Orlando has been struggling a little with his identity, and has been comparing himself to an illustrious roll call of ancestors who have amassed an impressive heritage of exploits. None of these, however, he decides, have the immortal impact of the written word so he decides to become a writer …
He soon perceived, however, that the battles which Sir Miles and the rest had waged against armed knights to win a kingdom, were not half so arduous as this which he now undertook to win immortality against the English language. Anyone moderately familiar with the rigours of composition will not need to be told the story in detail; how he wrote it and it seemed good; read it and it seemed vile; corrected and tore up; cut out; put in; was in ecstasy; in despair; had his good nights and bad mornings; snatched at ideas and lost them; saw his book plain before him and it vanished; acted his people’s parts as he ate; mouthed them as he walked; now cried; now laughed; vacillated between this style and that; now preferred the heroic and pompous; next the plain and simple; now the values of Tempe; then the fields of Kent or Cornwall; and could not decide whether he was the divinest genius or the greatest fool in the world. (p. 50).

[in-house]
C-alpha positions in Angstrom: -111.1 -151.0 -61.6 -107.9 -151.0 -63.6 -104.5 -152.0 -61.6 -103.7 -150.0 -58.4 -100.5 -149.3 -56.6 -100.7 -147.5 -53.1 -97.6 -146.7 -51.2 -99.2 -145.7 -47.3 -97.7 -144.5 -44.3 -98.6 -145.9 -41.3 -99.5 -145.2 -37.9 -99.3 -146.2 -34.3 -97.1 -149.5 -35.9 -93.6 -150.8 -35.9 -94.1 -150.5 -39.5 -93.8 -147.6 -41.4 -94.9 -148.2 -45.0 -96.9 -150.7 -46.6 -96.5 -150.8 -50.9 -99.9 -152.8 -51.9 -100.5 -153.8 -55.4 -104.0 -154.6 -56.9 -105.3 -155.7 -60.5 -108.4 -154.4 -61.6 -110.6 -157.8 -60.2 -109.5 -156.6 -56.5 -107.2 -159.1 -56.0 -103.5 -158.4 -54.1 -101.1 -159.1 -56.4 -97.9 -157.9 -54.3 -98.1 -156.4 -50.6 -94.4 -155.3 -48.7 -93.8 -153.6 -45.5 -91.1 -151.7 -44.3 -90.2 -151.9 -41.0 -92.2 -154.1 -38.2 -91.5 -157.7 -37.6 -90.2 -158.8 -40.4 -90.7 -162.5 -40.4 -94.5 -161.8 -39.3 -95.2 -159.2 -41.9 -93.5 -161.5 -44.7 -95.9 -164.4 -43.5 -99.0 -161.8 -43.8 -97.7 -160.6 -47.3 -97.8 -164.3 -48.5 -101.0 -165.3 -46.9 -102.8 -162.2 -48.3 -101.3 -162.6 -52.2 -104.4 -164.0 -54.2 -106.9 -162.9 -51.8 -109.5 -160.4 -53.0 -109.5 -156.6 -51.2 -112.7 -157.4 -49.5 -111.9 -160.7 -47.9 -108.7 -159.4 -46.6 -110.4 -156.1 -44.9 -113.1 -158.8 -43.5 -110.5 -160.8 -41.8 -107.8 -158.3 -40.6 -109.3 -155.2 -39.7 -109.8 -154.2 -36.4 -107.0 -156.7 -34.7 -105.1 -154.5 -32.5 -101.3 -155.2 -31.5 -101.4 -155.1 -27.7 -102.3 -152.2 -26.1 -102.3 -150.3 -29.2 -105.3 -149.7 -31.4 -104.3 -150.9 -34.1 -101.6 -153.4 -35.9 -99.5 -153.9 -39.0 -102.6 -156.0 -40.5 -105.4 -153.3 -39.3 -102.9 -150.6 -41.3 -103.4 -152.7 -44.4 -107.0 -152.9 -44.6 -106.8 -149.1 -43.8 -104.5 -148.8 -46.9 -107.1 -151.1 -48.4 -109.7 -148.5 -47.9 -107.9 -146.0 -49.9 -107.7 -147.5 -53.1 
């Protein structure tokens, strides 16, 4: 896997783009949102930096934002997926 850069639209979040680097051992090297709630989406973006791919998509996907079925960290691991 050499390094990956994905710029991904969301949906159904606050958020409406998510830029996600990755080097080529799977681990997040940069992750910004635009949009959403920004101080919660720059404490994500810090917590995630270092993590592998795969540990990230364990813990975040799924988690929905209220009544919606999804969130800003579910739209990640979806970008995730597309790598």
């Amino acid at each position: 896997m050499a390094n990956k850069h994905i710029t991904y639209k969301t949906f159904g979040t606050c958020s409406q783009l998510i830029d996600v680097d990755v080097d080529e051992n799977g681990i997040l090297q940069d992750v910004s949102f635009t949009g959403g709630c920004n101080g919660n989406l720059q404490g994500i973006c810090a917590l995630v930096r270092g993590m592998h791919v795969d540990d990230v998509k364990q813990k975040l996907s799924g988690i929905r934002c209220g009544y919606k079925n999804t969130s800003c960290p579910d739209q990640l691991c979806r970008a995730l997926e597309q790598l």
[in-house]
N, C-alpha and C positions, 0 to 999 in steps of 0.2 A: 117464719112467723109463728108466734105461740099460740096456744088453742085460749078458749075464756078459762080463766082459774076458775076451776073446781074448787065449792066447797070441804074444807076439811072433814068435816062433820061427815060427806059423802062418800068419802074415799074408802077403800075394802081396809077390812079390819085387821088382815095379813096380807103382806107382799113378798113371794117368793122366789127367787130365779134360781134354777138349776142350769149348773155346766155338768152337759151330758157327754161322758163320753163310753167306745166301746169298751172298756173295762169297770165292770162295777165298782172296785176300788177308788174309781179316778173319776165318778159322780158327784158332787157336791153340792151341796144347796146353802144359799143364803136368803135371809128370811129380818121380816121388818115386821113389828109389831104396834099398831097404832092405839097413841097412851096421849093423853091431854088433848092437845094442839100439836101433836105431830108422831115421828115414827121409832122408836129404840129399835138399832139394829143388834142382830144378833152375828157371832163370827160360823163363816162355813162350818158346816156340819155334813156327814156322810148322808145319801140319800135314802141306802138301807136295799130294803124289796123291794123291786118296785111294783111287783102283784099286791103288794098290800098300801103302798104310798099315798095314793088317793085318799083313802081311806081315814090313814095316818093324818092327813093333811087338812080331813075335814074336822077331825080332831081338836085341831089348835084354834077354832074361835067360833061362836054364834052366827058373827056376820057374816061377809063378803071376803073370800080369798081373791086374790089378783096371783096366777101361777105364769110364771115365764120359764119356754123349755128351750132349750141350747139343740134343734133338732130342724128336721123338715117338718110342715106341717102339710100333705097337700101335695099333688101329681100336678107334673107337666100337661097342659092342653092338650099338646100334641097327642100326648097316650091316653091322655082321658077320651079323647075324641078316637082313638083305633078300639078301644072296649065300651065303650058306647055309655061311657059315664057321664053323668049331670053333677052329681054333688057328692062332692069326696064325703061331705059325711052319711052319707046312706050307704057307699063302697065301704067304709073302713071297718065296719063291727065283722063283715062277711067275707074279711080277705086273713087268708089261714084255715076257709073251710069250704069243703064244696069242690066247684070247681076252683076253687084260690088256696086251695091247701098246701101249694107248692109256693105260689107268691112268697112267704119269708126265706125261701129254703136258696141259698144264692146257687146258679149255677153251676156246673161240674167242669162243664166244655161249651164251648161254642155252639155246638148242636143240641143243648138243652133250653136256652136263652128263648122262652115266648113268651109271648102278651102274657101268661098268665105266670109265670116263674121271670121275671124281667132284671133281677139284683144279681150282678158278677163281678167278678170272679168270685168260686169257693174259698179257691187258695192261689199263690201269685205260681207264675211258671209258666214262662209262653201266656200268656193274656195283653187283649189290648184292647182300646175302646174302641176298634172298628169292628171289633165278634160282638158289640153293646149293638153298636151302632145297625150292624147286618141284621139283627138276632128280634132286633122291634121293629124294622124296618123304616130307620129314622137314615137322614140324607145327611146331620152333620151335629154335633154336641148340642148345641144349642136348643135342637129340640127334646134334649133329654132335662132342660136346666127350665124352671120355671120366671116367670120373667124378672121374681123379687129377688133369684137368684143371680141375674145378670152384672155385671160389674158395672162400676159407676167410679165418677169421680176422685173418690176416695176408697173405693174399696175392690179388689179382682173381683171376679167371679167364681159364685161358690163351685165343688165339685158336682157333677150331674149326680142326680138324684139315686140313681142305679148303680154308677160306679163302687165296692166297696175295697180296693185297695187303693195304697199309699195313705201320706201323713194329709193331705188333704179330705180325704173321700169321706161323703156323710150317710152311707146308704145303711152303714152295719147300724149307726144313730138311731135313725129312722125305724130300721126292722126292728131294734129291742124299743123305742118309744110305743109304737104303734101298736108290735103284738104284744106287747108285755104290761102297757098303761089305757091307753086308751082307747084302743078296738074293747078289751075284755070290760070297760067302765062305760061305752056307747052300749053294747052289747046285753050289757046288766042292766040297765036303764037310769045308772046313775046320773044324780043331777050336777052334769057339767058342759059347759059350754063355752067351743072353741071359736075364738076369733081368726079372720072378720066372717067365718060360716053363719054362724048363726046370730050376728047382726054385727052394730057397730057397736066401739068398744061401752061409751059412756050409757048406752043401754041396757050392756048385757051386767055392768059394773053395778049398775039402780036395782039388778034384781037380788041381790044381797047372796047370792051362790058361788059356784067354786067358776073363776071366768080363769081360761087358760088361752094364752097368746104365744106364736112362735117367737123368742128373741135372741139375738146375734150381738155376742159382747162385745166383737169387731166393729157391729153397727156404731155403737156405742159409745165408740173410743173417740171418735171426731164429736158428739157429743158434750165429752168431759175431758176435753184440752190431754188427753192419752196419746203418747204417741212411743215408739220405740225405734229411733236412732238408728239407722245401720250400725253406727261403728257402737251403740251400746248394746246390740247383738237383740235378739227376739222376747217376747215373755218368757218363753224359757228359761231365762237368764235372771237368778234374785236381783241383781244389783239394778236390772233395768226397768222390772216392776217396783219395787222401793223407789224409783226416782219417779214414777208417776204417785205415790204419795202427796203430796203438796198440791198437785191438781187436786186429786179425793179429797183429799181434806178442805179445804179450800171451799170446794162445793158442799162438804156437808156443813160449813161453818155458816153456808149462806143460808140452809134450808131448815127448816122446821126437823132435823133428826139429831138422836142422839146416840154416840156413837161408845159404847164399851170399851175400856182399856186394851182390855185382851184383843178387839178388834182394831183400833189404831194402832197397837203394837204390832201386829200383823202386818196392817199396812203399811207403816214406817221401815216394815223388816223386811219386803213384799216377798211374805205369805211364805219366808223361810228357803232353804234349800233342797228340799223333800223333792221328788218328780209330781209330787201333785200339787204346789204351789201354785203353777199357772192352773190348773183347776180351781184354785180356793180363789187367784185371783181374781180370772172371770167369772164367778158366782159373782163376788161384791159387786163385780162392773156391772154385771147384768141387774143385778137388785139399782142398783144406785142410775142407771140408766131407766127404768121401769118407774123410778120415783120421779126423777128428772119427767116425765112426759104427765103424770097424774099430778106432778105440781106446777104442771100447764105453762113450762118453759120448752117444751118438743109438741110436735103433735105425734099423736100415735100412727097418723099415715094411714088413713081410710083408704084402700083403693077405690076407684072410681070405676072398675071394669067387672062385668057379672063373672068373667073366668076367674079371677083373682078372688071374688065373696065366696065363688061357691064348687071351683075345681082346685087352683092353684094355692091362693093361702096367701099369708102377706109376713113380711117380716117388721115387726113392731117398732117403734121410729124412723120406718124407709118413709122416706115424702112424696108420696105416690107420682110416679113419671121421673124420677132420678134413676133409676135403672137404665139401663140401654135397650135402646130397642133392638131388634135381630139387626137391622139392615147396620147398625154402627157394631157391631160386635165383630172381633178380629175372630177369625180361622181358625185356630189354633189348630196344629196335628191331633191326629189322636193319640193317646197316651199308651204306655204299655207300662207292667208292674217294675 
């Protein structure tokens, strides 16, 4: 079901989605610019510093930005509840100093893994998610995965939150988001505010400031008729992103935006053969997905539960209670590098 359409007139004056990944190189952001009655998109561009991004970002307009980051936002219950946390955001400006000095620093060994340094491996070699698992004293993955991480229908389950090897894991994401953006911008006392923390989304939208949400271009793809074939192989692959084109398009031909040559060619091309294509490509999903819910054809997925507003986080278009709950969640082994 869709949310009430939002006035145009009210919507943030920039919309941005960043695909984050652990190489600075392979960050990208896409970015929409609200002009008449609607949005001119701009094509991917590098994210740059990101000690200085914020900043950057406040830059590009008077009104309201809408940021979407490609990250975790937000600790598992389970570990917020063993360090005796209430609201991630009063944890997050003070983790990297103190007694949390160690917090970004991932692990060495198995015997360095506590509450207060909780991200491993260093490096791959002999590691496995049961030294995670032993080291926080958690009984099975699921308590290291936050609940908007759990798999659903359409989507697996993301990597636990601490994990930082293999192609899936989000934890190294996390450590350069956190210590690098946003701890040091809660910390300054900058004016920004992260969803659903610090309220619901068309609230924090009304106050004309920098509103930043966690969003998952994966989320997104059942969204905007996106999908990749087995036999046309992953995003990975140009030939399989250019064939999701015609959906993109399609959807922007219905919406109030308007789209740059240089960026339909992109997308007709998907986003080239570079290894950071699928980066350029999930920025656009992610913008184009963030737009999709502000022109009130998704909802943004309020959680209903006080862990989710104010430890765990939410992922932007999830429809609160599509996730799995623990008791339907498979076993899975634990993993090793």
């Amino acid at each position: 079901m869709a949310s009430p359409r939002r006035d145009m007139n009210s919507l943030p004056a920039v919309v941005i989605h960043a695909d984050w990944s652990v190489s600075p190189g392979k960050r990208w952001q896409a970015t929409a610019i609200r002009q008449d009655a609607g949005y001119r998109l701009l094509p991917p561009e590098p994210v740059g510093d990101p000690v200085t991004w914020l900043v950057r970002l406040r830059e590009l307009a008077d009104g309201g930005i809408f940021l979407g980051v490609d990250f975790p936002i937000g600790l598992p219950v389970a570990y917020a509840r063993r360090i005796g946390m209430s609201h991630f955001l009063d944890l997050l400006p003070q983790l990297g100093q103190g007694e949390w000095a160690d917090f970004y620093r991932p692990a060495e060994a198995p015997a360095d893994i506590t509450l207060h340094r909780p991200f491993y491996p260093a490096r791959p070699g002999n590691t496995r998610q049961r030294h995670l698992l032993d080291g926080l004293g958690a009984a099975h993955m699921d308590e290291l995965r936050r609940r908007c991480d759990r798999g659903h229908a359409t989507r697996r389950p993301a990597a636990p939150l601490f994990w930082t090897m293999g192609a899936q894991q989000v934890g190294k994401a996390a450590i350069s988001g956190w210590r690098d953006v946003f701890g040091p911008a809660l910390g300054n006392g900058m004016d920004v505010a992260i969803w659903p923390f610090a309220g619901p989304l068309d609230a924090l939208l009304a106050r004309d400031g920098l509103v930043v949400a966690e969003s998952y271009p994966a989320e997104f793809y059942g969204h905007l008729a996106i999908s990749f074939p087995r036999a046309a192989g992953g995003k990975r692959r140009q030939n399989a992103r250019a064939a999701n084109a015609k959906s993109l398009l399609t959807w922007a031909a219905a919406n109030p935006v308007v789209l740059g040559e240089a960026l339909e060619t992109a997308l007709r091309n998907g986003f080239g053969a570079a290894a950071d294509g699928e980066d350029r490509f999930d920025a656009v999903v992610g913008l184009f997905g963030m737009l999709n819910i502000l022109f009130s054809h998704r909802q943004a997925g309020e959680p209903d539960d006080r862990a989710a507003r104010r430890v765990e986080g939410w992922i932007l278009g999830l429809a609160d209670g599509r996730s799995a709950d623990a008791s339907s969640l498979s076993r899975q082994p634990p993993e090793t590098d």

Orlando by Virginia Woolf, review copy courtesy of The Folio Society, 2013